German)

129


7S

Windows. 1929 Sandblasted flashed glass, 13V4 x 14 (33.6 x 37.5 cm.)

W

Collection Mr. and Mrs. James H.

Clark,

130

Jr.,

Dallas


~4

"

(

'

1931

Sandblasted flashed glass, rj

k 2

59.4 \

^

1.-

cm.

131


75

Armchair. 1928

Walnut and maple veneers on wood with canvas upholstery (replaced 1961), 9 29 Vs x 2.4V4 x 26 /V (74 x 61.5 x 67.4 cm. Collection Bauhaus-Archiv, W. Berlin

[32


\rmchatr. i><_w I

aminaced beechwood, tubular steel canvas upholstery, i8' it 23 x 72.4 \ 58.9 x 72.4 cm.

.uul

1

ollection

\n.

New

he Museum of Modern York, Gift of the .mist I

133


77

Oskar Schlemmer, Tut Schlemmer, Ernst Kallai and Hans Wittner. 1927-30 Collage of 1 1 photographs mounted on cardboard, ii 5/s x 16V&" (2.9.5 x 4째-9

1

(4

cm

-


-s

Paul Klee and Frau K/<r.

[Burnt:

(./ÂŤ

\^i->

ollageof photographs mounted on x 41 cm. cardboard, m c

;

5

135


79

Ann:,

Summer 28 (Sommer

28). 192S

Collage of 2 photographs mounted on cardboard, nVs x i6 5/i6" (29.5 x 41.5 cm.)

136


8o

Papal Palace, Avignon Papste-Palast

Avignon

am

19

ollageoi 1 photographs mounted on ^ m cardboard, m (

\M'

Ntf

137


81

Sand, Biarritz, ca. 1929

Photograph, 7V16 x 9 15/i6" (18 x 25.2 cm.)

[38


82

Small Beach, Biarritz ^.i [929

Kleinei Strand,

Burnt:

Photograph, 9V4 x 13.5 \ ivi cm.

S

;

Vi'd

hC)

Photograph mounted 12.1

5

V'

WW.

v

<>n

14.1

cardboard, cm.


84

Gropius, Ascona,

Summer 30 (Sommer

1930 Photograph mounted on cardboard, i6Vs x u 5/8" (41 x 29.5 cm.)

140

30).


8j

Philippo Haurer, Ascona. [930 ollageol photographs mounted on cardboard, n \ 41 cm. (

;

â&#x20AC;˘;

M'


1

6

Herbert Buyer, Porto Ronco, 1930

Italy.

Collage of 2 photographs mounted on cardboard, iiVs x i6Vs" (29.5 X41 cm.

142


Irene Bayei

and Muzi, Porto Ronco,

Italy.

ollageoi i photographs mogntcd mi cardboard, iiVb x \ 41 cm. ^ t

m;


Road

in

Paznauntal. 1930

Photograph, (15. 1 x 2.3.5

144

15

5

/i6

cm

-)

x 9V4"


i

.jiiltn

(

hairs at the Boulevard

on the Kurfiirstendamm Berlin .Early Morning Gartenstuhle, das Boulevardk. tffee, ca.

fruhmorgens Kurfurstendan

1931

Photograph, ::.:

=?'

\

-

u^.i cm.

'iitUr rZi \>:*T

^^lÂŁi -r- r> a* 1

145


90

View of Maggia-Delta (including Ascona), Early Morning, on Lake

Maggiore (Blick auf Maggia-Delta [darauf Ascona] frith am Lago Maggiore). ca. 1930 Photograph, 6V16 x 9V16" (16

146

x 23 cm.)


91

hi Front of

\in

\lv

meinem

Photograph,

Window

Fenstet • •

\

1931

\:

6

13.2 \ 15.2 cm.

14:


9

2.

Plan for Hotel Living Room in the German Building Exhibition, Berlin,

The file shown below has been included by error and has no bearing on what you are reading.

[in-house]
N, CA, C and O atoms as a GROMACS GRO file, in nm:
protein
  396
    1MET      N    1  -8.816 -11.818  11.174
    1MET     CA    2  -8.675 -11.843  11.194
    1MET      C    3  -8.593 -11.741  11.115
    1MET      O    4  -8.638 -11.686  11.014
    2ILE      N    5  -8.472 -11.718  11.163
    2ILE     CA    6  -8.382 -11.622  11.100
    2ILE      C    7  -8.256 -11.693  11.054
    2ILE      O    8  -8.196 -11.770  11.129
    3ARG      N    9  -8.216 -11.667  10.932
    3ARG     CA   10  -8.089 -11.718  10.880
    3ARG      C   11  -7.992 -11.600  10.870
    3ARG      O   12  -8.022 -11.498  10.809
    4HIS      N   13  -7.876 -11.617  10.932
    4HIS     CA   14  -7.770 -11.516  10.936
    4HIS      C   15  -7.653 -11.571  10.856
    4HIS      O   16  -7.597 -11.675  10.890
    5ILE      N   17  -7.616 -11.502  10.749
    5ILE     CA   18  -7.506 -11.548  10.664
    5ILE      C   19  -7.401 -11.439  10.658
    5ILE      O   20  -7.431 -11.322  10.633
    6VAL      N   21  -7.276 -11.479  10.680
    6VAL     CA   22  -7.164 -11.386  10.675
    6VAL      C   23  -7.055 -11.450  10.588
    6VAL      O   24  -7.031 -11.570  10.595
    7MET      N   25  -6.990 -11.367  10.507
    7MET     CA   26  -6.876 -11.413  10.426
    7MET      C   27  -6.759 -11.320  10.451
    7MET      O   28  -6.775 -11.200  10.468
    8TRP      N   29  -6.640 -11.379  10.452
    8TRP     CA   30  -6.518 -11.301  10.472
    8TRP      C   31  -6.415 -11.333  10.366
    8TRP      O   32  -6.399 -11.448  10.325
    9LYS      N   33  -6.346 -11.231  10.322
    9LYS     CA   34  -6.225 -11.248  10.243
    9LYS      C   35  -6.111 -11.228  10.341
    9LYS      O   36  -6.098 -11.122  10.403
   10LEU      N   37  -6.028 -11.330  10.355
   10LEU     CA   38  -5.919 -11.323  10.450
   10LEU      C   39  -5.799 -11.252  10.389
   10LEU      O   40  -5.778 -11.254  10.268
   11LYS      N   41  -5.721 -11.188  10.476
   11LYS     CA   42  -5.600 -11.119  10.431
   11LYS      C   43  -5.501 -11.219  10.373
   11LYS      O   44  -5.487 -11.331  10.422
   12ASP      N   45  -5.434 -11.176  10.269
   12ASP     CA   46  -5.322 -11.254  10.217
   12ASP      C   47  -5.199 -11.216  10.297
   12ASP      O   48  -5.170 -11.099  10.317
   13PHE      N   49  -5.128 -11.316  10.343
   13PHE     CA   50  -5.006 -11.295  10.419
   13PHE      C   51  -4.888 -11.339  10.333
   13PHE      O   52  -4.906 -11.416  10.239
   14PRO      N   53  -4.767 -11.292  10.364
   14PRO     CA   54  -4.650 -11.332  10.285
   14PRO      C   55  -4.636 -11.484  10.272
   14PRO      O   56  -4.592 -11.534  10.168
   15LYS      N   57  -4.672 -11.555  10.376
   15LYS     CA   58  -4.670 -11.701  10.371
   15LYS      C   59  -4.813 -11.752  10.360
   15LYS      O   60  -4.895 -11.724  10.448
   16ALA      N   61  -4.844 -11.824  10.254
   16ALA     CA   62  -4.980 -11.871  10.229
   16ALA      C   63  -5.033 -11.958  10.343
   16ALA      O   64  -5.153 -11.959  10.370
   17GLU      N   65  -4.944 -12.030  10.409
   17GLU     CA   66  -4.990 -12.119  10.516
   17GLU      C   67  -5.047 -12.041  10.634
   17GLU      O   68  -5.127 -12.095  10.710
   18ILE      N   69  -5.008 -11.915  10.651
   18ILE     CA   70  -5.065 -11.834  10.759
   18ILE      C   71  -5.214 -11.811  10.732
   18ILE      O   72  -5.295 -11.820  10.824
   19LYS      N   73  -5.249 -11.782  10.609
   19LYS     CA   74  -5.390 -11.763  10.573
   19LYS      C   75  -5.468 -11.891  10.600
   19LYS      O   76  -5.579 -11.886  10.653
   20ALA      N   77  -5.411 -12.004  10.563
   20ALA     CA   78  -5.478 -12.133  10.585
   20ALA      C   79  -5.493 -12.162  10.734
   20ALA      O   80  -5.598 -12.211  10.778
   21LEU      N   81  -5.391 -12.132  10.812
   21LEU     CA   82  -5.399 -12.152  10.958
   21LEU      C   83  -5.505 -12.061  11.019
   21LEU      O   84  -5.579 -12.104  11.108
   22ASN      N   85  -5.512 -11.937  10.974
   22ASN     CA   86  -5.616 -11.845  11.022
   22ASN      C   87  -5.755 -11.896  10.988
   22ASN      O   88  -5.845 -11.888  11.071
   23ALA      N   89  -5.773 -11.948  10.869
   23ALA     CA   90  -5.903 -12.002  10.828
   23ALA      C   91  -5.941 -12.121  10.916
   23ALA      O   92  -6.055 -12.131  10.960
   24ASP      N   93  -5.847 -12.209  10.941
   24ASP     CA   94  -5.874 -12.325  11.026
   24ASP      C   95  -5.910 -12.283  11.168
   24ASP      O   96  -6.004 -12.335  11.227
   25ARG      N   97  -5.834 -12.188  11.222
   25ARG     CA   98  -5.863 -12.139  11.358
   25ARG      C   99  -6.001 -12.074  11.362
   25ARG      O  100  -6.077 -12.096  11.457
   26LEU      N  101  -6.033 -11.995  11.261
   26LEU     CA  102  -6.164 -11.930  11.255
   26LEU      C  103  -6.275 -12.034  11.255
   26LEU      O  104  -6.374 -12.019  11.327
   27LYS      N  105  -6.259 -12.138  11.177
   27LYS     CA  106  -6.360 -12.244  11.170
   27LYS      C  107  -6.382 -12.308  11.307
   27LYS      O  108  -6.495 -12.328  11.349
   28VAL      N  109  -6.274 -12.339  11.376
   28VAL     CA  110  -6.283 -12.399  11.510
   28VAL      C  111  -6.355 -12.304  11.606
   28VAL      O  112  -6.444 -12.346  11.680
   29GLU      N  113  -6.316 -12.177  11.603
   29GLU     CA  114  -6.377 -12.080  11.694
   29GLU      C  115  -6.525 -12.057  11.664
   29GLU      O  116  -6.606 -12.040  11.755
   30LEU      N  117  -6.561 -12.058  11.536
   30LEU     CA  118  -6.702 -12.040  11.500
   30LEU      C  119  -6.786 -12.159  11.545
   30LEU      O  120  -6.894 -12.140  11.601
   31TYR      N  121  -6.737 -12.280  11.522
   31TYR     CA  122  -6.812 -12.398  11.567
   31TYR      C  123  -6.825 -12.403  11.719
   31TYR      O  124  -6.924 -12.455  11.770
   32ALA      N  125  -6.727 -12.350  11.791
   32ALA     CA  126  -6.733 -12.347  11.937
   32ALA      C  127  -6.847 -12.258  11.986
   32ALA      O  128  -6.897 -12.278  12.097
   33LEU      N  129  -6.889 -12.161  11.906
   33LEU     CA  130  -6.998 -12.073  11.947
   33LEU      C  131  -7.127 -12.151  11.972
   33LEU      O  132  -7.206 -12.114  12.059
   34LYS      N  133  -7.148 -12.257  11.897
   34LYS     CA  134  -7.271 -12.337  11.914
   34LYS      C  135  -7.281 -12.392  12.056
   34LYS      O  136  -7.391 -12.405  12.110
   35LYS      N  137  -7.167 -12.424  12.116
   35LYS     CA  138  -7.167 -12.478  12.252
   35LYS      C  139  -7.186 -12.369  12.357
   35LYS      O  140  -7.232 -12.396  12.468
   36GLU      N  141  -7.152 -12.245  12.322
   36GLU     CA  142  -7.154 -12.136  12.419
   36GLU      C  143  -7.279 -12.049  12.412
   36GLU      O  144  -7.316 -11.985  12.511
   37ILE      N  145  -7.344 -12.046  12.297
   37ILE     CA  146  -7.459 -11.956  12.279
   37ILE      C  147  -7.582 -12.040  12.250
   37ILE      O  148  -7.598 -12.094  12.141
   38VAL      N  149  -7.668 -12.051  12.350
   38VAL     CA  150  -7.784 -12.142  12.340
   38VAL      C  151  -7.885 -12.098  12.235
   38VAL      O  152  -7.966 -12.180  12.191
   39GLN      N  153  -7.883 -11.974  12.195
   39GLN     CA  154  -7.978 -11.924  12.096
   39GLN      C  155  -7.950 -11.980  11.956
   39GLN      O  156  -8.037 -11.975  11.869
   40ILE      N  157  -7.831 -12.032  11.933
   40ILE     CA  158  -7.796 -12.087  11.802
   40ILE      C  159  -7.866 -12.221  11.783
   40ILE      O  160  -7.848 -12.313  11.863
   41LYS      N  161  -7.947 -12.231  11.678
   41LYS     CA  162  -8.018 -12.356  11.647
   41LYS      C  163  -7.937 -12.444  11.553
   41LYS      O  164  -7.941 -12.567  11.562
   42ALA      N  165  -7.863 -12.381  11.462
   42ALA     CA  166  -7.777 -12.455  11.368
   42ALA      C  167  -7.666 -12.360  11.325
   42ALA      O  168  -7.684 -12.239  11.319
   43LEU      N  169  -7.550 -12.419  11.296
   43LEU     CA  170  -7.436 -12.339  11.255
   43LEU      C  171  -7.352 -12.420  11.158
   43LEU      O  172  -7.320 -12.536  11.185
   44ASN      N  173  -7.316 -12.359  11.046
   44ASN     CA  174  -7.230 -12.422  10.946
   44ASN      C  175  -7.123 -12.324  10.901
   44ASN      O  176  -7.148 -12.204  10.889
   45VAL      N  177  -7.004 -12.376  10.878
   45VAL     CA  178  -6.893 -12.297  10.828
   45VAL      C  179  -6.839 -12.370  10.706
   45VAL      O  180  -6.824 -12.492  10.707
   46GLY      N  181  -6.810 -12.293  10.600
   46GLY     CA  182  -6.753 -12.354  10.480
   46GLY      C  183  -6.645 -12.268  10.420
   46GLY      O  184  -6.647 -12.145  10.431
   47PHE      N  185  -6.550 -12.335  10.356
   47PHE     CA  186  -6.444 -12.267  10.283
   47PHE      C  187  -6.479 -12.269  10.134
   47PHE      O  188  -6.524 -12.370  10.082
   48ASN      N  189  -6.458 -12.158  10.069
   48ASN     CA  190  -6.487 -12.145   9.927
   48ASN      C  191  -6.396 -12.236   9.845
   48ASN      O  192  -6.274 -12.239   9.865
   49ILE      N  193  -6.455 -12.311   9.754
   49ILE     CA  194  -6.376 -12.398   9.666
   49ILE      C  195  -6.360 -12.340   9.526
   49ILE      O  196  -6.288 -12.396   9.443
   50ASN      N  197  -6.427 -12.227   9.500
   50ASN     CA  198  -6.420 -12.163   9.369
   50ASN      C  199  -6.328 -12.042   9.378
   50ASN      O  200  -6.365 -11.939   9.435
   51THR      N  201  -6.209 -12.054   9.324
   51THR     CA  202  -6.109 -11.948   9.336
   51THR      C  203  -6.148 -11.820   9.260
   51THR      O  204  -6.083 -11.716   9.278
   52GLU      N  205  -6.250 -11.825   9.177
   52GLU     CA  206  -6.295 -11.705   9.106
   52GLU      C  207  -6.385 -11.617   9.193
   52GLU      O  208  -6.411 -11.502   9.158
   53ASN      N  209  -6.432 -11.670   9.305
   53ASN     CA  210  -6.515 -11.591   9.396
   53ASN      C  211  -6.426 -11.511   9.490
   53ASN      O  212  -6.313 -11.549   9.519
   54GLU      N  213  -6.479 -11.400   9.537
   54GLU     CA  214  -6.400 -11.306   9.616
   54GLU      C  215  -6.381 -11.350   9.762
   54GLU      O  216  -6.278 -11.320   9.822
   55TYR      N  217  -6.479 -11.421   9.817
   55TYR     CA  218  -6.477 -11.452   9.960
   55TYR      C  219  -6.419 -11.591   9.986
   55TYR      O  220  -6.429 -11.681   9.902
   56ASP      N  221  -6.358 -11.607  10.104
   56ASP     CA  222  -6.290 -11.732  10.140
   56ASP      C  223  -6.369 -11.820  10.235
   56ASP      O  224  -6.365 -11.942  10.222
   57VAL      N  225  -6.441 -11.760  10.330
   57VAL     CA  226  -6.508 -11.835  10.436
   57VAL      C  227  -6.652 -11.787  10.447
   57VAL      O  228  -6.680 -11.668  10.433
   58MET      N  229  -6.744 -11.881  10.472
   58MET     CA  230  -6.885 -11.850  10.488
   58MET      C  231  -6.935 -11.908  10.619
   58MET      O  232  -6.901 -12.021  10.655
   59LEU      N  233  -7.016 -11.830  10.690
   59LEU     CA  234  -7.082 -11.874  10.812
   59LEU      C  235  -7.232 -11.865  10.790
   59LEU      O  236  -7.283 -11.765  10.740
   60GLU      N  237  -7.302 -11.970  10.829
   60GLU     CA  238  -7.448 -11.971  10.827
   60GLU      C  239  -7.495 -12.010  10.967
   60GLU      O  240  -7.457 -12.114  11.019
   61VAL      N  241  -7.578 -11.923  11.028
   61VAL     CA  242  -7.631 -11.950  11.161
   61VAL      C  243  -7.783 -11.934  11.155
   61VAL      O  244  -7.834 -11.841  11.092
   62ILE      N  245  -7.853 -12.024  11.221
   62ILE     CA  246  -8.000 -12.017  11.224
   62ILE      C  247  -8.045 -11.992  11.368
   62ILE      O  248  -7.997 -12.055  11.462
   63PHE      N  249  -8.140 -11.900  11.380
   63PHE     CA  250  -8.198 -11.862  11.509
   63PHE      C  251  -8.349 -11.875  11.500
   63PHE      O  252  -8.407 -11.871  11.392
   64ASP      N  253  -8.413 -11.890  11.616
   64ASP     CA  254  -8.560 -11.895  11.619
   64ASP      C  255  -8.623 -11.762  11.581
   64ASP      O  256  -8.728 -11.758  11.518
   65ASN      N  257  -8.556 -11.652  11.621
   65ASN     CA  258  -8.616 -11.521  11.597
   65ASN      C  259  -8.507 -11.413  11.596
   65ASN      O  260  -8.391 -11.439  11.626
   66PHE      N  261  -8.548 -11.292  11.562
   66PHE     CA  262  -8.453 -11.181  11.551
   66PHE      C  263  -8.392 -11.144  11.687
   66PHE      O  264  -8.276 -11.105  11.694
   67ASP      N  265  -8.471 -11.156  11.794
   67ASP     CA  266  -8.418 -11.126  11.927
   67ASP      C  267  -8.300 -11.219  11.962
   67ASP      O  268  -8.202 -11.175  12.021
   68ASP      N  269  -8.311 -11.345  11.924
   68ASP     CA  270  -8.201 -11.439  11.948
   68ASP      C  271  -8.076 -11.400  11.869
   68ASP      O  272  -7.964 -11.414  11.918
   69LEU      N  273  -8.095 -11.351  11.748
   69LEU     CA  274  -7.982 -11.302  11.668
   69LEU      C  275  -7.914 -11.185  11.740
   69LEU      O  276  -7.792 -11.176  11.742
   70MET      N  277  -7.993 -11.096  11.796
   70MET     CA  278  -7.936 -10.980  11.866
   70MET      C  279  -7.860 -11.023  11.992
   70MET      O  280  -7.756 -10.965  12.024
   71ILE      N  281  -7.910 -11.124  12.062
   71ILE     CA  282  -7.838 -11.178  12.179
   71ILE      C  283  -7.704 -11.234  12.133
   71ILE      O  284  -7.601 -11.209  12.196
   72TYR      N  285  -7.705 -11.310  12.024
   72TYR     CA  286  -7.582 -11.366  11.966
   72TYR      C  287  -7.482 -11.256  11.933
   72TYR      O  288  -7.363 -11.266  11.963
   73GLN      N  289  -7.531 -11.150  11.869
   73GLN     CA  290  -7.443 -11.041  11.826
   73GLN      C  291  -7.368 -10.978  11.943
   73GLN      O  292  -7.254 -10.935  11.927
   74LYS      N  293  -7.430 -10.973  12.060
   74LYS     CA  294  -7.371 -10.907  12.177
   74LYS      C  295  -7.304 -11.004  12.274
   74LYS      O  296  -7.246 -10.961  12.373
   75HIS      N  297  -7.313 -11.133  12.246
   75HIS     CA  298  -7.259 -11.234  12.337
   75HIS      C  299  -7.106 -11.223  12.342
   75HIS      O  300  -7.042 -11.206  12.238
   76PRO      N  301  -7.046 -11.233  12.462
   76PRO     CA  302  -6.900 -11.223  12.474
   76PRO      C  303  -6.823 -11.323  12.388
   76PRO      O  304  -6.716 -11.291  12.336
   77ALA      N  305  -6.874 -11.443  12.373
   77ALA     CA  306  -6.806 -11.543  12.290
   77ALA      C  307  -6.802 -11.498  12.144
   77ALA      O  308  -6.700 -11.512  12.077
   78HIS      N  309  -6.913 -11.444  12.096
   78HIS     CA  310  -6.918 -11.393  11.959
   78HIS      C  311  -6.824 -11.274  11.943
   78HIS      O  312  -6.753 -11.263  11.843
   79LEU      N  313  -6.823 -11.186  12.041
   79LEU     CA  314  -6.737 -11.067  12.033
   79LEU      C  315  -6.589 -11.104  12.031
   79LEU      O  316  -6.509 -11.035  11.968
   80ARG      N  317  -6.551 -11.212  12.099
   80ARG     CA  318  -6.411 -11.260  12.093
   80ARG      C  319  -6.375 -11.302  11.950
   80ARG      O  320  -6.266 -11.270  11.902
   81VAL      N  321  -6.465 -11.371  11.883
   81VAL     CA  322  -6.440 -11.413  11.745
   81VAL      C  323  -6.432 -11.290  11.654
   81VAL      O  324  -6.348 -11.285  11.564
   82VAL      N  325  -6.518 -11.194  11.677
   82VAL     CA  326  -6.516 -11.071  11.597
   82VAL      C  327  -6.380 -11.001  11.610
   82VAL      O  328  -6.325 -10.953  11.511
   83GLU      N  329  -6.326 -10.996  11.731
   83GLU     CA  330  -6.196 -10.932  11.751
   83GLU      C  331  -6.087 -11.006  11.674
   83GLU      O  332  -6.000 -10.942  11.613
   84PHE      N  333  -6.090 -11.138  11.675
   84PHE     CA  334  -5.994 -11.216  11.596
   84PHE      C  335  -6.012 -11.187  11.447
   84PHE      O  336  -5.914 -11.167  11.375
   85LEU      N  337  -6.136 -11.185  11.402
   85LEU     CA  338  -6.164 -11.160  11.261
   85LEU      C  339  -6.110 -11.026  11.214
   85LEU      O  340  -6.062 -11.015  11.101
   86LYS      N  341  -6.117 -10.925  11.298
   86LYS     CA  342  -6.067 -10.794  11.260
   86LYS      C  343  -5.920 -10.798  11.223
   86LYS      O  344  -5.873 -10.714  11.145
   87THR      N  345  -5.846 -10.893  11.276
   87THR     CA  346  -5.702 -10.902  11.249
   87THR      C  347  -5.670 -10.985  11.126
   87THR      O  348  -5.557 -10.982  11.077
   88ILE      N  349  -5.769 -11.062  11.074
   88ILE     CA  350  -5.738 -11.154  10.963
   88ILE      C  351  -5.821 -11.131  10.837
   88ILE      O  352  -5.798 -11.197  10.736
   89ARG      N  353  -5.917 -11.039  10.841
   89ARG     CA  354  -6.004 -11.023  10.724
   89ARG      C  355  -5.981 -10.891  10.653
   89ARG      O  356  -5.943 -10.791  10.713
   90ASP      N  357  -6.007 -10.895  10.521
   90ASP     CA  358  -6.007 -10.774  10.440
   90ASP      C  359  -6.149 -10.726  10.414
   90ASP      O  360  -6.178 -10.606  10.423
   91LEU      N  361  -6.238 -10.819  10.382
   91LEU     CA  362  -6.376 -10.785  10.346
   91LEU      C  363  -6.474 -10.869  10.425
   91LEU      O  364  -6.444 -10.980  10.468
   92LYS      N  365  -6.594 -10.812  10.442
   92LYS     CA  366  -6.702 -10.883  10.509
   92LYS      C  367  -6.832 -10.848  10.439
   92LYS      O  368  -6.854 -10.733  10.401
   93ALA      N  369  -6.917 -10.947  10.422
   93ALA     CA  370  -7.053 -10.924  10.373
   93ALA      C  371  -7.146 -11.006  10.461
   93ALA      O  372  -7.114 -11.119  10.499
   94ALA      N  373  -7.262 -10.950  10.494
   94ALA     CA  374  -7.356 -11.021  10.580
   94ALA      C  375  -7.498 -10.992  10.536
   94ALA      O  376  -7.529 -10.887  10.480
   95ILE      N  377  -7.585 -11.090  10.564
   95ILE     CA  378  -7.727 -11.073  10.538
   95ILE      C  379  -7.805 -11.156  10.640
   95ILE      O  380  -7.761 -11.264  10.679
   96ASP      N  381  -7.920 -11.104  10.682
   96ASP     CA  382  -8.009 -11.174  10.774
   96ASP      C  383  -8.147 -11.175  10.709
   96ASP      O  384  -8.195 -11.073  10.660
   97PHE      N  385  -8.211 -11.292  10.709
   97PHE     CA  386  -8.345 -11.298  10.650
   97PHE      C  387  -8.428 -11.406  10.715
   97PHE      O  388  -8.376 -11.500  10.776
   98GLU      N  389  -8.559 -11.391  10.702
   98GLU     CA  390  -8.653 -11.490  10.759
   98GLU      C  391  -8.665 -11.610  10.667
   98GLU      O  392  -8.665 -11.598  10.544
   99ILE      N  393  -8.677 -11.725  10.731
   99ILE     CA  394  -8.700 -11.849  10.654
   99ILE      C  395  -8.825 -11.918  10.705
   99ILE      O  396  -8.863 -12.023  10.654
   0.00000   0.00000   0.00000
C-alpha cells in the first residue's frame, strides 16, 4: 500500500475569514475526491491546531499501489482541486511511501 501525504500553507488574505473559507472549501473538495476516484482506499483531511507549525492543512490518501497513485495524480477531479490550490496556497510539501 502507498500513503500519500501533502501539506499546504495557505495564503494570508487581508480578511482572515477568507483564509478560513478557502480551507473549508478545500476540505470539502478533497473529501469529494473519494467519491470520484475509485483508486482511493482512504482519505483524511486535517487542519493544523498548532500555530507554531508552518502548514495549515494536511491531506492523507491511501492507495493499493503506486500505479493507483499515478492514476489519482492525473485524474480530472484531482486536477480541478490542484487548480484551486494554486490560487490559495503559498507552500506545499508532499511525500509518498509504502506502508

May

9-August

2,

193

Pen and ink on paper, (21 x 29.8 cm.)

8 'A

x

ii 3/Âť"

Collection Bauhaus-Archiv, W. Berlin,

Permanent loan from the Vogler family

1

1 1 1 1

-

^^

3.23

i

L

S^rf^ ICT r\'\

'

'

,

148

Ifli


Illustration of

Hotel Living Rnnin

German Building Exhibition, August i, 1931 Maj

the

in

Berlin,

>i

In

I

[enrj

Russell

1

litchcock,

International Style: Architecture Sunt- I'/zi. New York, W.W Norton,

[932, 9 (.

ollection

x 7

14.1

x 19.4 cm.

Mark Simon,

C

onnecticut

140


94

flying.

1

93

95

Steps (Stufen). 19 31

Tempera on paper, i^Va x ii'-W

Gouache and

(40 x 30 cm.)

Z3V4" (46.1 x 59.1 cm.)

Private Collection

Collection Hirshhorn

pencil

on paper, 18V4 x

Museum and

Sculpture Garden, Smithsonian Institution, Washington, D.C., Gift of Joseph H. Hirshhorn, 1966

150


fen

1931

Sandblasted flashed glass.

k

\

^ \

nm

cm.

ollection Mr. and Mrs. Paul M. Hirschland, New York

t

151


C52


97

Study foi "Rolled Wrongly " Pencil i-

98

\

and 2

mk on

ca.

19^1

blueprint paper,

44.8 x 5 i.i cm.

99

K

Sandblasted flashed glass, J7.5 \ '.4" cm.

14

Rolled Wrongly. 1931

Sandblasted flashed glass, [6 ix I41.3 x 41.3 cm.

'S3


ioo

Treble Clef Gii. 1932-35

Gouache on

paper, n'Vi* \ 10"

58 x 15.4 cm.)

101

Treble Clef Gd. 1932-35

Gouache on

(36.2 x 20.3 cm.) Collection Martina and Michael

t54

102

paper, sight, 14 'A x 8"

Treble Clef Ge. 1932-35

Gouache on paper,

sight, 14 V4

x

8"

(36.2 x 20.3 cm.)

Yamin

Collection Martina and Michael

Yamin


i93 2 "35

Gouache on paper, m.)

14

io 4 i<

x

1

Treble Clef

Gn. 1932

Gouache on

paper,

m.

tj

Treble \

1

(

/.

Gouache on J7.5 \ 16.4

paper.

14

.

x

1

cm.

155


106

Together (Zusammen). 1933

Linoleum cut on paper, 13V4 x (33.6 x 43.2 cm.)

156

17"


io-

s..;

I

Meet

19